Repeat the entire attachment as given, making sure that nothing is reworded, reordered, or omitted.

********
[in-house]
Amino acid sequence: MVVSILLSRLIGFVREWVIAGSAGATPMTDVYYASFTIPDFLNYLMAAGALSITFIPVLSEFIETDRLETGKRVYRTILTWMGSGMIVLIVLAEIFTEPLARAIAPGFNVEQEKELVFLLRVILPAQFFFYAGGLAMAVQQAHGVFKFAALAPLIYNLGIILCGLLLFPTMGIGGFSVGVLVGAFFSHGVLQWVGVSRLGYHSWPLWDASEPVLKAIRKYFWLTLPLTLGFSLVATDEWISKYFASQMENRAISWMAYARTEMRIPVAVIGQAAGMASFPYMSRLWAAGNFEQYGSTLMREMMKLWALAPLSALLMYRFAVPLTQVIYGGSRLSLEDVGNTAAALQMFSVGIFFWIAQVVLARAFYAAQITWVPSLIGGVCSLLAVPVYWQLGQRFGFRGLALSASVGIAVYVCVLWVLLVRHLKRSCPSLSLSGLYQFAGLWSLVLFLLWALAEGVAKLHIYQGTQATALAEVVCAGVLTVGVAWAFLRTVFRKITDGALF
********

[in-house]
Amino acid sequence: MVVSILLSRLIGFVREWVIAGSAGATPMTDVYYASFTIPDFLNYLMAAGALSITFIPVLSEFIETDRLETGKRVYRTILTWMGSGMIVLIVLAEIFTEPLARAIAPGFNVEQEKELVFLLRVILPAQFFFYAGGLAMAVQQAHGVFKFAALAPLIYNLGIILCGLLLFPTMGIGGFSVGVLVGAFFSHGVLQWVGVSRLGYHSWPLWDASEPVLKAIRKYFWLTLPLTLGFSLVATDEWISKYFASQMENRAISWMAYARTEMRIPVAVIGQAAGMASFPYMSRLWAAGNFEQYGSTLMREMMKLWALAPLSALLMYRFAVPLTQVIYGGSRLSLEDVGNTAAALQMFSVGIFFWIAQVVLARAFYAAQITWVPSLIGGVCSLLAVPVYWQLGQRFGFRGLALSASVGIAVYVCVLWVLLVRHLKRSCPSLSLSGLYQFAGLWSLVLFLLWALAEGVAKLHIYQGTQATALAEVVCAGVLTVGVAWAFLRTVFRKITDGALF